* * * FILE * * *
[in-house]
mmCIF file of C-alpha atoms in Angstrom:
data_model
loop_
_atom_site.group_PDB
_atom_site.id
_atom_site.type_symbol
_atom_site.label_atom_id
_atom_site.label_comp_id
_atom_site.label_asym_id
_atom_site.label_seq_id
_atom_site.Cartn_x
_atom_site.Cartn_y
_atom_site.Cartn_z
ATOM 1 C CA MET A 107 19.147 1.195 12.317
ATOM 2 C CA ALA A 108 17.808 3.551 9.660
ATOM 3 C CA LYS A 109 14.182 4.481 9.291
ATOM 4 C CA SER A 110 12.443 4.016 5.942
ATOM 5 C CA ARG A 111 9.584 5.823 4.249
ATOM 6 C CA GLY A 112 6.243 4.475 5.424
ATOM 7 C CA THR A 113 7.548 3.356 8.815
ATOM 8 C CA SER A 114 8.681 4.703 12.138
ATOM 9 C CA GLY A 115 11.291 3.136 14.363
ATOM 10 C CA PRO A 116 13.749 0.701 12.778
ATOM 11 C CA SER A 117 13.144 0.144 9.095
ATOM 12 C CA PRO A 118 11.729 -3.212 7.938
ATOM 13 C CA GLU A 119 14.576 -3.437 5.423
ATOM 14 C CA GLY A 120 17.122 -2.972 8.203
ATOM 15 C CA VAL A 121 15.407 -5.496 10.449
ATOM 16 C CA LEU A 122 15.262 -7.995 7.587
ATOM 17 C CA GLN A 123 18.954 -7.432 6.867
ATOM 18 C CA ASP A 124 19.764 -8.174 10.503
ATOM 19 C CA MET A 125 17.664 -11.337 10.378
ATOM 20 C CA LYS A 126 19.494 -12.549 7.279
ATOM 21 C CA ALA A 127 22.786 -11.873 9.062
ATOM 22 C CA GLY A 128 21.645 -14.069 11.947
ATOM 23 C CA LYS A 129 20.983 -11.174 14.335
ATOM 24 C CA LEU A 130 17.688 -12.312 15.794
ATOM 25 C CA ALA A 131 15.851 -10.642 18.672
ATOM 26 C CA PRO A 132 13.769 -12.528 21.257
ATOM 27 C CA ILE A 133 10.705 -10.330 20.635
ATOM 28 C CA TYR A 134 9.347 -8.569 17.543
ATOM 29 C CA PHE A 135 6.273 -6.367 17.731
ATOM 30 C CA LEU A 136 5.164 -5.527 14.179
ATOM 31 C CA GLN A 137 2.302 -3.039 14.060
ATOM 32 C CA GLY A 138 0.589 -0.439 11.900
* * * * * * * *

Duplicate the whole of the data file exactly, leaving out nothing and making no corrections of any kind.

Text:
[in-house]
mmCIF file of C-alpha atoms in Angstrom:
data_model
loop_
_atom_site.group_PDB
_atom_site.id
_atom_site.type_symbol
_atom_site.label_atom_id
_atom_site.label_comp_id
_atom_site.label_asym_id
_atom_site.label_seq_id
_atom_site.Cartn_x
_atom_site.Cartn_y
_atom_site.Cartn_z
ATOM 1 C CA MET A 107 19.147 1.195 12.317
ATOM 2 C CA ALA A 108 17.808 3.551 9.660
ATOM 3 C CA LYS A 109 14.182 4.481 9.291
ATOM 4 C CA SER A 110 12.443 4.016 5.942
ATOM 5 C CA ARG A 111 9.584 5.823 4.249
ATOM 6 C CA GLY A 112 6.243 4.475 5.424
ATOM 7 C CA THR A 113 7.548 3.356 8.815
ATOM 8 C CA SER A 114 8.681 4.703 12.138
ATOM 9 C CA GLY A 115 11.291 3.136 14.363
ATOM 10 C CA PRO A 116 13.749 0.701 12.778
ATOM 11 C CA SER A 117 13.144 0.144 9.095
ATOM 12 C CA PRO A 118 11.729 -3.212 7.938
ATOM 13 C CA GLU A 119 14.576 -3.437 5.423
ATOM 14 C CA GLY A 120 17.122 -2.972 8.203
ATOM 15 C CA VAL A 121 15.407 -5.496 10.449
ATOM 16 C CA LEU A 122 15.262 -7.995 7.587
ATOM 17 C CA GLN A 123 18.954 -7.432 6.867
ATOM 18 C CA ASP A 124 19.764 -8.174 10.503
ATOM 19 C CA MET A 125 17.664 -11.337 10.378
ATOM 20 C CA LYS A 126 19.494 -12.549 7.279
ATOM 21 C CA ALA A 127 22.786 -11.873 9.062
ATOM 22 C CA GLY A 128 21.645 -14.069 11.947
ATOM 23 C CA LYS A 129 20.983 -11.174 14.335
ATOM 24 C CA LEU A 130 17.688 -12.312 15.794
ATOM 25 C CA ALA A 131 15.851 -10.642 18.672
ATOM 26 C CA PRO A 132 13.769 -12.528 21.257
ATOM 27 C CA ILE A 133 10.705 -10.330 20.635
ATOM 28 C CA TYR A 134 9.347 -8.569 17.543
ATOM 29 C CA PHE A 135 6.273 -6.367 17.731
ATOM 30 C CA LEU A 136 5.164 -5.527 14.179
ATOM 31 C CA GLN A 137 2.302 -3.039 14.060
ATOM 32 C CA GLY A 138 0.589 -0.439 11.900